The big wigs have left, the press have pulled out and returned to their more routine reporting, the party workers have gone back to their more regular daily chores. The people of Permatang Pauh must be recovering from what has surely been a frantic month of August while, like millions of their fellow Malaysians, also processing what transpired in their constituency.
It’s obvious that there are so many fascinating observations that can be made about the by-election; the list seems almost endless. Indulge me as I will only focus on three particular observations.
First, it must be said that of course there are many possible ‘interpretations’ about what Anwar’s win means. I for one hope amidst all the punditry surrounding this development, our fellow citizens and particularly BN parliamentarians don’t lose sight of the fact that Anwar’s election by the people shows that there can be life after BN/UMNO. His is surely an unusual story and he’s surely now earned the distinction of being Malaysia’s ‘comeback kid.’ Yet, there is a message in this tenacious man’s story: it is possible to have a genuine political life after BN/UMNO. Yes, Anwar’s story may be the exception that proves the rule; but it does affirm that it is possible to sever your ties with BN/UMNO and still go on. Take heart, you BN parliamentarians, and harness the courage to become what is truly a Malaysian awakening.
Second, the voters of Permatang Pauh have sustained the momentum of not just Anwar’s political resurrection, but in fact, of Malaysians’ desire for a more competitive political culture – one in which the establishment will no longer be able to take us - the people and our vote - for granted; and certainly not through the insulting practices of talking down to and demeaning the voters. There are numerous examples – some of the more obvious being Najib’s attempts to entice the Chinese and Indian Permatang Pauh voters with promises of funds for vernacular schools and scrap metal collection licenses. The BN regime would also be wise to awaken to the reality that voters are not interested in ‘gutter politics.’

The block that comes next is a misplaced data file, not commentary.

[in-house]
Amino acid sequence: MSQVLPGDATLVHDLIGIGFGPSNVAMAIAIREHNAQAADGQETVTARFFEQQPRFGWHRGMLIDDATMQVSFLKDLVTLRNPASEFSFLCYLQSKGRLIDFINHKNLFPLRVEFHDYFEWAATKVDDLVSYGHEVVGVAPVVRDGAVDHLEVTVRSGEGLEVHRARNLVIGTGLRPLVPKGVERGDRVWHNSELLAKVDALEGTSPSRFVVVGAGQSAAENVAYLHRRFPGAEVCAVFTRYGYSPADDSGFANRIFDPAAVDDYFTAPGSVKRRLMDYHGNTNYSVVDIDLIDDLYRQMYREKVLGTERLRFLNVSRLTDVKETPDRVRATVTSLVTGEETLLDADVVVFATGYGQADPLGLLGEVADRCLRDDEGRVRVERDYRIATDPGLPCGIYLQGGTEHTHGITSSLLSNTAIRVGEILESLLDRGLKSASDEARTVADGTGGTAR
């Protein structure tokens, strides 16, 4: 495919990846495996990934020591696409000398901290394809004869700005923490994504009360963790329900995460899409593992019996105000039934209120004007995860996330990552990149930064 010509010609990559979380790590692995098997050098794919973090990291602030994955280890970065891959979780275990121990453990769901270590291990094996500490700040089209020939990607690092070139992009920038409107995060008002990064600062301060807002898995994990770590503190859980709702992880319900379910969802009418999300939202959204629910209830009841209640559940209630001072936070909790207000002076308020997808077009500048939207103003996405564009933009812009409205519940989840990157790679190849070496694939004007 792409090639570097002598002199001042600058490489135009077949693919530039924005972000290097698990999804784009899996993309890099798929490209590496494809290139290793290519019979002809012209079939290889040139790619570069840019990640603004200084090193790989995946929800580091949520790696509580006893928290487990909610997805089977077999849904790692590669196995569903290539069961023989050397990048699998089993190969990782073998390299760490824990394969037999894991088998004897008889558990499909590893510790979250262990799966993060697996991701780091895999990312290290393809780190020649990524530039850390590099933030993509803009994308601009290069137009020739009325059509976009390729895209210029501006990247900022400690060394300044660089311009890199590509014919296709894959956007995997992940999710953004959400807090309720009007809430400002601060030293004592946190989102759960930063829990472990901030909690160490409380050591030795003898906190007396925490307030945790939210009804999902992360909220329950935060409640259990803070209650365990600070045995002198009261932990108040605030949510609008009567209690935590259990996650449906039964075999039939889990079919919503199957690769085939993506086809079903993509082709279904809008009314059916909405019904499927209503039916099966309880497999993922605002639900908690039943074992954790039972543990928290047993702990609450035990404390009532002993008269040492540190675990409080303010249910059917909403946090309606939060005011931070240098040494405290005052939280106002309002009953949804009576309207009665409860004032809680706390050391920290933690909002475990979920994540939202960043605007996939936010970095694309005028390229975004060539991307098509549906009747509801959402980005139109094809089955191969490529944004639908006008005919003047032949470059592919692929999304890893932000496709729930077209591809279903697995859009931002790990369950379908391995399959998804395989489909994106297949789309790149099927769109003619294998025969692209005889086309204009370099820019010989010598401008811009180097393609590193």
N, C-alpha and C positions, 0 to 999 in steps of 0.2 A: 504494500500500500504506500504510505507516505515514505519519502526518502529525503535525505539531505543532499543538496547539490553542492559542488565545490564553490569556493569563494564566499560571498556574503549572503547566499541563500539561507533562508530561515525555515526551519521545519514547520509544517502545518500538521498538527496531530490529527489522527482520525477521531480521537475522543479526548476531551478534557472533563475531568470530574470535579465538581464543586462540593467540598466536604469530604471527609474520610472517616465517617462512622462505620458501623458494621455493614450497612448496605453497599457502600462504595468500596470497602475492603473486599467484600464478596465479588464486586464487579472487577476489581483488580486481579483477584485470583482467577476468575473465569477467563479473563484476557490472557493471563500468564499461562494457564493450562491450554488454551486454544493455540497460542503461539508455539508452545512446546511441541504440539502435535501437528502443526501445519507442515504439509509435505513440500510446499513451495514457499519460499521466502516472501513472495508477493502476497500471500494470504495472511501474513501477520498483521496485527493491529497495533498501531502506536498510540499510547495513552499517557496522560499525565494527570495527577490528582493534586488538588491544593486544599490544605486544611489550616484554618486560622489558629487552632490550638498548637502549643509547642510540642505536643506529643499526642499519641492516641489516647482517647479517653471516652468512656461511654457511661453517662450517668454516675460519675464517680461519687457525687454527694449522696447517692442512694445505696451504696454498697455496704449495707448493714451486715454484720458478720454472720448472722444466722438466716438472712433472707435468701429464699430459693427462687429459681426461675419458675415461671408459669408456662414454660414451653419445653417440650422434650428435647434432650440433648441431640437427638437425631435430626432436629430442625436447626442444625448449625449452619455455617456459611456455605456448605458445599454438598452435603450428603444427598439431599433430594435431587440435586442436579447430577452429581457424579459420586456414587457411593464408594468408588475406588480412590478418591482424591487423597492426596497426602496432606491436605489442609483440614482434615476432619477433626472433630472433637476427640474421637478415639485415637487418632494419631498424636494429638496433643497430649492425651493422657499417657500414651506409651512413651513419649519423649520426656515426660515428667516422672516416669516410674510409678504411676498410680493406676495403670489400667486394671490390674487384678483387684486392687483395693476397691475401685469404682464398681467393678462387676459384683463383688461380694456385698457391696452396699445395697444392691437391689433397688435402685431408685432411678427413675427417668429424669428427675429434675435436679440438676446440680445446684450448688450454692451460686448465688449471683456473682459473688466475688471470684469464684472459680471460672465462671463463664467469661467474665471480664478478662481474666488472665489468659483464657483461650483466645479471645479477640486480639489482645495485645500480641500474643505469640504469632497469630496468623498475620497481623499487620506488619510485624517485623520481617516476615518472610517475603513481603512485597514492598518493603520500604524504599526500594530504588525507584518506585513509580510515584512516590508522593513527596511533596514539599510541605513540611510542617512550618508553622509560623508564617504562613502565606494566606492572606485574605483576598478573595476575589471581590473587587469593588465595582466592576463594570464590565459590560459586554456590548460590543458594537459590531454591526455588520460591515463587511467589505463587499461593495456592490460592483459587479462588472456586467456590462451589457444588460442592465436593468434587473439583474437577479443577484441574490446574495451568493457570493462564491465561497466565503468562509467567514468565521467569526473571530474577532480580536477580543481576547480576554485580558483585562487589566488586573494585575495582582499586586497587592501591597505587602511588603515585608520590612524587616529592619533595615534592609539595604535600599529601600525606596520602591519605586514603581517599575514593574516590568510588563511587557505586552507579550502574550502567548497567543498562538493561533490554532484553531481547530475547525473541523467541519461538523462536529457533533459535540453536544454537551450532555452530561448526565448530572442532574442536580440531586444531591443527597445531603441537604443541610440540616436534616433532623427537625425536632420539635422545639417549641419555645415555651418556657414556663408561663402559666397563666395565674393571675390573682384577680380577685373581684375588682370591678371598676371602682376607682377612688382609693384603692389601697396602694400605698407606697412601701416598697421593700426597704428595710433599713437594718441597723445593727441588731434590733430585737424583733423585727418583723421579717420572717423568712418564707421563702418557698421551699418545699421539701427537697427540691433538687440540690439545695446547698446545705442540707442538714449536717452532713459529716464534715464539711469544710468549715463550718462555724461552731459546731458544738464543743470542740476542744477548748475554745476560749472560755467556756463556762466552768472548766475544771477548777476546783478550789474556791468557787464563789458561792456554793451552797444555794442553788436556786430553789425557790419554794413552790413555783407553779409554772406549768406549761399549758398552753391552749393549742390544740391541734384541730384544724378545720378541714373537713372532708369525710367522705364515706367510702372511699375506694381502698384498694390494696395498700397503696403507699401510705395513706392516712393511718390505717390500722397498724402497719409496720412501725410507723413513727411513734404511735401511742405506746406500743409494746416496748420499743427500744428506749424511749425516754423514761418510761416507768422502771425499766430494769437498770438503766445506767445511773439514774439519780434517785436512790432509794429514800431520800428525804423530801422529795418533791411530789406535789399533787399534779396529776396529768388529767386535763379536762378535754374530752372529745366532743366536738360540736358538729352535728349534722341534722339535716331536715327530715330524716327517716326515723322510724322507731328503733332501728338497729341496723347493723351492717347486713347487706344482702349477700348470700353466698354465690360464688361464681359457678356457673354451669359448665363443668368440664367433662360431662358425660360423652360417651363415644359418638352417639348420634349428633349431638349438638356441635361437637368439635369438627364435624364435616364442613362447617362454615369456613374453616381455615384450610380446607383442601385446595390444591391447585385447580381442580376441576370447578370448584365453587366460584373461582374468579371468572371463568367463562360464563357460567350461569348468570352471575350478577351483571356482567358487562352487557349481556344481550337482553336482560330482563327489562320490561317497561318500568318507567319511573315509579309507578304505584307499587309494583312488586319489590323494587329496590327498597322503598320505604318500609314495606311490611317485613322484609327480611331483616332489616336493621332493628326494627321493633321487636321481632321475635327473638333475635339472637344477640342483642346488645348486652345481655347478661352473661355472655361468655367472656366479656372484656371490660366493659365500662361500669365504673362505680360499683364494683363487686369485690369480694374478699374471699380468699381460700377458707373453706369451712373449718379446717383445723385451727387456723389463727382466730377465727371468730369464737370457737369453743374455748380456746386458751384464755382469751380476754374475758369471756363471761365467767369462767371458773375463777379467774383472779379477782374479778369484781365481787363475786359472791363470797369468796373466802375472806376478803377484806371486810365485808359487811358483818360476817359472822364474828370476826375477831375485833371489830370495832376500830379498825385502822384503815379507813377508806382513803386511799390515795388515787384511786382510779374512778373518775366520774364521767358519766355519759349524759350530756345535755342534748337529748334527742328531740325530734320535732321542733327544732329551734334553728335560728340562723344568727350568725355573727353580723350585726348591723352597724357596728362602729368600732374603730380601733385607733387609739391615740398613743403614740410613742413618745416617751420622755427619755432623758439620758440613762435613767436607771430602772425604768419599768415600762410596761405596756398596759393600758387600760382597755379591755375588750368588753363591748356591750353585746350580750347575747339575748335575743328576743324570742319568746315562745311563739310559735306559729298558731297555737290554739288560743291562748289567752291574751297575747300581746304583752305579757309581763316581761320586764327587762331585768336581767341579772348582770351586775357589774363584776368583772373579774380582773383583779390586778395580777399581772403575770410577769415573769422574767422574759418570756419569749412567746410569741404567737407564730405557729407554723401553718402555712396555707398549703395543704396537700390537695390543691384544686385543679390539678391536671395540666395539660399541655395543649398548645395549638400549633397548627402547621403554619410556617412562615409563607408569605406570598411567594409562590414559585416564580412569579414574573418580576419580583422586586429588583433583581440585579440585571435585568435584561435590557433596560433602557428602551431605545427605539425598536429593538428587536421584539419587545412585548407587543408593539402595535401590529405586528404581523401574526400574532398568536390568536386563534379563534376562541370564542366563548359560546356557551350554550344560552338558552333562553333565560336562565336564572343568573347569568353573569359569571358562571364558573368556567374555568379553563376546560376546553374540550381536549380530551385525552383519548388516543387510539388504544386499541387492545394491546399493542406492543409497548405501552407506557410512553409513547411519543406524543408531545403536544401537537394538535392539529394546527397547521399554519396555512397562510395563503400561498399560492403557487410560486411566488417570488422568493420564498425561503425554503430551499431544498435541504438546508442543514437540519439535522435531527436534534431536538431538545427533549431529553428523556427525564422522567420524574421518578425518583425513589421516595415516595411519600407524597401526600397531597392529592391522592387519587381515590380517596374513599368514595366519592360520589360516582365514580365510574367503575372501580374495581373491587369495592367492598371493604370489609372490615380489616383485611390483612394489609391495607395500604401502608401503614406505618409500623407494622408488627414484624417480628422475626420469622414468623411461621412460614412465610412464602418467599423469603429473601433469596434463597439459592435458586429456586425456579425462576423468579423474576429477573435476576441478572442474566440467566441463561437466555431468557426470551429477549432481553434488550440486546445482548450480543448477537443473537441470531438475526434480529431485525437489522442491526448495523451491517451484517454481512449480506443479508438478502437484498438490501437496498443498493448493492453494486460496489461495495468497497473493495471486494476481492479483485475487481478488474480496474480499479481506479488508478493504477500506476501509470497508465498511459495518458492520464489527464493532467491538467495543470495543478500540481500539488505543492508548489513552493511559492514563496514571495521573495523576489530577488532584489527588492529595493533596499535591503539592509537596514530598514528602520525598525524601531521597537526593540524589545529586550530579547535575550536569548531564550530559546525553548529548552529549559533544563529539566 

The regime’s transparent attempts at voter manipulation – everything from scheduling the by-election on a weekday to Saiful’s surfacing just prior to the election and all the associated drama – will not suffice. The people want genuine progress on tacking real issues. And we’re rightly entitled to it; Badawi’s regime cannot expect to continue getting our support despite its incompetence. And it certainly cannot expect to camouflage its failures with, of all things, divisive and apparent disingenuous tactics. On this note, the regime would be well-served not to stubbornly insist on childish practices which verge on the abuse of public trust. Such gimmicks do nothing to improve the regime’s image and credibility, and it will only back-fire again.
Third, and perhaps most telling for me, was a stark difference in the calibre of discourse I experienced from listening to Najib and Anwar. If the way the two ‘prime ministers-in- waiting’ marshalled their respective party’s campaign was any indication of leadership ability, this is a ‘no brainer’ for me.